Disney: Another Disturbing IVR Customer Experience

Don’t get me wrong, I visit “the House the Mouse built” at least once every year.  This time of year I attend the Food and Wine Festival at EPCOT (Experimental Prototype Community of Tomorrow) as it coincides with my wedding anniversary.  I make my reservations through the Disney World Central Reservations line.

This time however I got a bit of a surprise.  The IVR system is voice activated now and combines reservations for Walt Disney World and Disneyland.  In addition, the IVR asks “why you are calling?”  When I responded “reservations inquiry” (as I wanted to inquiry about resort reservations) the system said “Oh, Dining Reservations” and proceeded  down the wrong track.  Some will say I am at fault for not being explicit, but who is the customer here?  Apparently, I have to adjust to their system.

So, I call back adjusting my response to fit their system.Poison Apple

Me:  Resort reservation inquiry

IVR:  OK, Resort reservations (not really what I wanted as we’ll see later) What would you like to do? Would you like a new, modify, . . . or ask a question?

Me: Ask a question.

IVR:  Are you calling about a Disney Vacation package?

Me:  No (wasn’t sure how to answer this, I was afraid of the response “maybe”).

IVR:  Does your party have 8 or more people?

Me:  No.

Have you been to Walt Disney World before?

Me:  Yes.

IVR:  Have you visited at least once since 2004?

Me:  Yes.

IVR:  Have you visited 5 or more times in your lifetime?

Me:  Yes.

IVR: OK, please enter your resort reservation number.

Me (to myself):  Oops haven’t deciphered the new system yet, resort reservation inquiry = existing reservation . . . hang-up.

When I eventually reach an agent on the phone, they want more information about me and my family.  This must be CRM at work . . . you know, more intrusive.  I am not sure I got the “specialist” I was promised, but I eventually got the information I needed . . . about 60 minutes later.

More entrapping technology that adds no value to the customer, way too many branches. And a perceived 5 – 10 minute phone conversation turns into almost an hour with two call backs.  This IVR system neither saves money or improves service.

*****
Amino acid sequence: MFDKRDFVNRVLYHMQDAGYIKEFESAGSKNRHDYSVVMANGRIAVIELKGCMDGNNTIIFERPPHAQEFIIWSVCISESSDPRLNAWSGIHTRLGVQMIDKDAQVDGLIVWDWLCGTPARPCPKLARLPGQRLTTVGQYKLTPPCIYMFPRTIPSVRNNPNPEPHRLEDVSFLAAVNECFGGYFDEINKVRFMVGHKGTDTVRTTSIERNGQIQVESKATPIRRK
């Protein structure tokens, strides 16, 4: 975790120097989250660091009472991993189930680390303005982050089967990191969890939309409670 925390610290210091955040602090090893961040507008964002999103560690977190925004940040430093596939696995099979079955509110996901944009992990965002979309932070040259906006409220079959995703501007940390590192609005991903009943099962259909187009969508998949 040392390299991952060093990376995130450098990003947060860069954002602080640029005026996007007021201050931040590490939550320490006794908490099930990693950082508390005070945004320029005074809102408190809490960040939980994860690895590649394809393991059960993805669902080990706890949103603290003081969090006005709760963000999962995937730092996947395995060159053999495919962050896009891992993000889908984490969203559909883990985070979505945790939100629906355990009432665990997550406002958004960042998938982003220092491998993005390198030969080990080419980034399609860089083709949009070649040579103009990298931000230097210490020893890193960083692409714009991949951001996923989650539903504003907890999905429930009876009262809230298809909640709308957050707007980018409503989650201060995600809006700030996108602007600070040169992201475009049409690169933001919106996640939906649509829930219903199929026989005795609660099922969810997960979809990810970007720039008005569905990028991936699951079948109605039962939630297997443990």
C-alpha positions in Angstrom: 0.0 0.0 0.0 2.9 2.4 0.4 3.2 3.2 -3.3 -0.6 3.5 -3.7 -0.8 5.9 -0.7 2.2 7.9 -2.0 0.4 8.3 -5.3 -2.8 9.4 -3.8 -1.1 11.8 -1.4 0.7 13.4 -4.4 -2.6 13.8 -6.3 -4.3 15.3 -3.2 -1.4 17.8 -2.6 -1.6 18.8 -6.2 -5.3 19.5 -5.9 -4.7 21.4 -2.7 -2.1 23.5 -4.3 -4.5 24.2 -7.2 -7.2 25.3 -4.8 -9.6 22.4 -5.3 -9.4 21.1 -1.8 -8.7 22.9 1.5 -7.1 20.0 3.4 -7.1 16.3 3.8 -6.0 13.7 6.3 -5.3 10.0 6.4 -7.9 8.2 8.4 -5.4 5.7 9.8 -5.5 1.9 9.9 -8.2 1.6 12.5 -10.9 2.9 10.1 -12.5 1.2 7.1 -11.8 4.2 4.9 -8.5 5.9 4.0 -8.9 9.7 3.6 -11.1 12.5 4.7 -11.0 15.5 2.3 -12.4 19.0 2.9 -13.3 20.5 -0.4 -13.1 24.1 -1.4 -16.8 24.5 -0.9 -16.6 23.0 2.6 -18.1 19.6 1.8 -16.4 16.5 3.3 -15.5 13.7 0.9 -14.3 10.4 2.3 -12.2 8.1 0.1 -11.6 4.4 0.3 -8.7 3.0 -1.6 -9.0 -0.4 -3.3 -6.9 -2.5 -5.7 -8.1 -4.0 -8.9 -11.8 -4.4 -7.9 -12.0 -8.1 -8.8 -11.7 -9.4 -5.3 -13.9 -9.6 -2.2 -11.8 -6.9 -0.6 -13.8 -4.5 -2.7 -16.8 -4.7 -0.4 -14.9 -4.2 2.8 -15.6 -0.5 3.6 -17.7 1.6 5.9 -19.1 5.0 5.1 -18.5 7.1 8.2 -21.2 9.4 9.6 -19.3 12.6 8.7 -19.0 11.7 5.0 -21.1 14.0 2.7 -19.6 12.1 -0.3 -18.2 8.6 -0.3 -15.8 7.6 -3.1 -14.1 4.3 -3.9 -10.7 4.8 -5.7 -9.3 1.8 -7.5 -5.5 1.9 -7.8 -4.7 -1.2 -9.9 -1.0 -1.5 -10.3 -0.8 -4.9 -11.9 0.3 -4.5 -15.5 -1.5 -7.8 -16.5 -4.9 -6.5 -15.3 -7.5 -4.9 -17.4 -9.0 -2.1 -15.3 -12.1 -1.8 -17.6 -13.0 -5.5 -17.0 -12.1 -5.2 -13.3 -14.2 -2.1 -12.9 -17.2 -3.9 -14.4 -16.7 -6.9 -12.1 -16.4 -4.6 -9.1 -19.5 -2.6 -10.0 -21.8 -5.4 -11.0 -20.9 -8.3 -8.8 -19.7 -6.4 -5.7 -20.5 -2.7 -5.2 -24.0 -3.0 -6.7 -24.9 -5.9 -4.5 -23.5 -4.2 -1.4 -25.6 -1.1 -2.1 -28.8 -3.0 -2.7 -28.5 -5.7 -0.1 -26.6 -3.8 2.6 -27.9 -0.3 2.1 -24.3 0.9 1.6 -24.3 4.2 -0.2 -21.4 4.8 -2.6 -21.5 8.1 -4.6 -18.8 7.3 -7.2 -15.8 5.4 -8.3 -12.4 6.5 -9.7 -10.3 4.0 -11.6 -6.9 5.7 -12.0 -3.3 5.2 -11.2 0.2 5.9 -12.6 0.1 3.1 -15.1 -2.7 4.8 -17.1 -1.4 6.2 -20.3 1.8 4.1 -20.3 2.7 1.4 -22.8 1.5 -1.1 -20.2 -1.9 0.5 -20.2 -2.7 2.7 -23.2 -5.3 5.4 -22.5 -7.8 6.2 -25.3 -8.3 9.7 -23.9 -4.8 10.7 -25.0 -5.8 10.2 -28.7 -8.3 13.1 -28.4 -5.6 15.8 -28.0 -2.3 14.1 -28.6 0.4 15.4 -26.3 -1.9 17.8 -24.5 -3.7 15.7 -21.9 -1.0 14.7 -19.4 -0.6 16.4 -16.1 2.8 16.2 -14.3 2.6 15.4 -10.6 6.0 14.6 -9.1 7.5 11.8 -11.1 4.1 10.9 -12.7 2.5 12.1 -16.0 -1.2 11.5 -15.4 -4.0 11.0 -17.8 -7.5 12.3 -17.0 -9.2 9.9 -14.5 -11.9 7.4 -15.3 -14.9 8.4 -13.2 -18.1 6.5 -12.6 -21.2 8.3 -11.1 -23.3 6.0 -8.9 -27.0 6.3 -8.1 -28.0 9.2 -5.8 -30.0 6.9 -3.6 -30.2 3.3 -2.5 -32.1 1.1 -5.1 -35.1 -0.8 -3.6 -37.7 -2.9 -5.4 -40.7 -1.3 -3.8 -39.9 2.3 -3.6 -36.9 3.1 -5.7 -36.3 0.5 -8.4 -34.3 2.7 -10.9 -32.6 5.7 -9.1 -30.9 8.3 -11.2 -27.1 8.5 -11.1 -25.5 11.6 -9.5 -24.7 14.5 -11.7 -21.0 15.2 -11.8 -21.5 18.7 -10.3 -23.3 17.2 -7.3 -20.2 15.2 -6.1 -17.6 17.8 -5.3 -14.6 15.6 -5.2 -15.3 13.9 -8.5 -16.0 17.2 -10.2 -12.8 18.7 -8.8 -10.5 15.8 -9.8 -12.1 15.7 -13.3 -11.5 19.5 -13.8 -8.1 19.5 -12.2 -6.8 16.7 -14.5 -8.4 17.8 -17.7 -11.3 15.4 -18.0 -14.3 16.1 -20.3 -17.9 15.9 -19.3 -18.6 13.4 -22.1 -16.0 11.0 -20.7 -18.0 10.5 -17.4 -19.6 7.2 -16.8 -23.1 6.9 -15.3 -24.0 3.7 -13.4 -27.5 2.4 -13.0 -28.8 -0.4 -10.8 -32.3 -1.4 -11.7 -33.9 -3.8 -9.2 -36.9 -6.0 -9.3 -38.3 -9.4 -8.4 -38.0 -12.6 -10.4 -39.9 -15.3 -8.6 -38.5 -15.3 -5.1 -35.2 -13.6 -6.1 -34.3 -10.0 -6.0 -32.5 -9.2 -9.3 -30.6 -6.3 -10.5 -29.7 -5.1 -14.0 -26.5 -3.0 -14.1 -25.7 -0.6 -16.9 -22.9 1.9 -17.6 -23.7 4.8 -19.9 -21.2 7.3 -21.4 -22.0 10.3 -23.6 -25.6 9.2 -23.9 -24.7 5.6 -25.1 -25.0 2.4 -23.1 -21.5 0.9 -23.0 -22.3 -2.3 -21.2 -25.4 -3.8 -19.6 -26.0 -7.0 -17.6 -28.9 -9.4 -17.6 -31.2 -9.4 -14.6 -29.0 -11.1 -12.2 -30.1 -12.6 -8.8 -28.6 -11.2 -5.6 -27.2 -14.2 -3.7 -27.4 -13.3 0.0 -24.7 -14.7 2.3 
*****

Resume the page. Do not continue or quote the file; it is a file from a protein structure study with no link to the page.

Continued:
• How many misroute themselves? 
  • How many people would give up after the first 2 calls? 

Unknown and unknowable, but the cost accountants think putting off customer demand or self-routing saves money.

I have better, systems thinking call center management and IVR solutions.  These are counter-intuitive, but would save Disney (and any other service organization) huge sums of money.   The steps are:

  1.  Understand customer demand and the variety posed by customers.
  2.  Get measures associated with these demands.
  3.  Design against demand.

In many cases, we find no need for an IVR system . . . a management paradox.  Also (a free-be for Disney), combining Disney World and Disney land call center calls doesn’t necessarily decrease costs and in most cases, increases them.  This step-by-step method will help lower costs profoundly and increase customer satisfaction.

Share your experiences with IVRs and call centers.  Comment below.www.newsystemsthinking.com “Understanding Your Organization as a System” and gain knowledge of systems thinking or contact us about our intervention services at [email protected].  Reach him on Twitter at www.twitter.com/TriBabbitt or LinkedIn at www.linkedin.com/in/trippbabbitt.

Tripp Babbitt is a speaker, blogger and consultant to service industry (private and public).  His organization helps executives find a better way to make the work work.  Download free from

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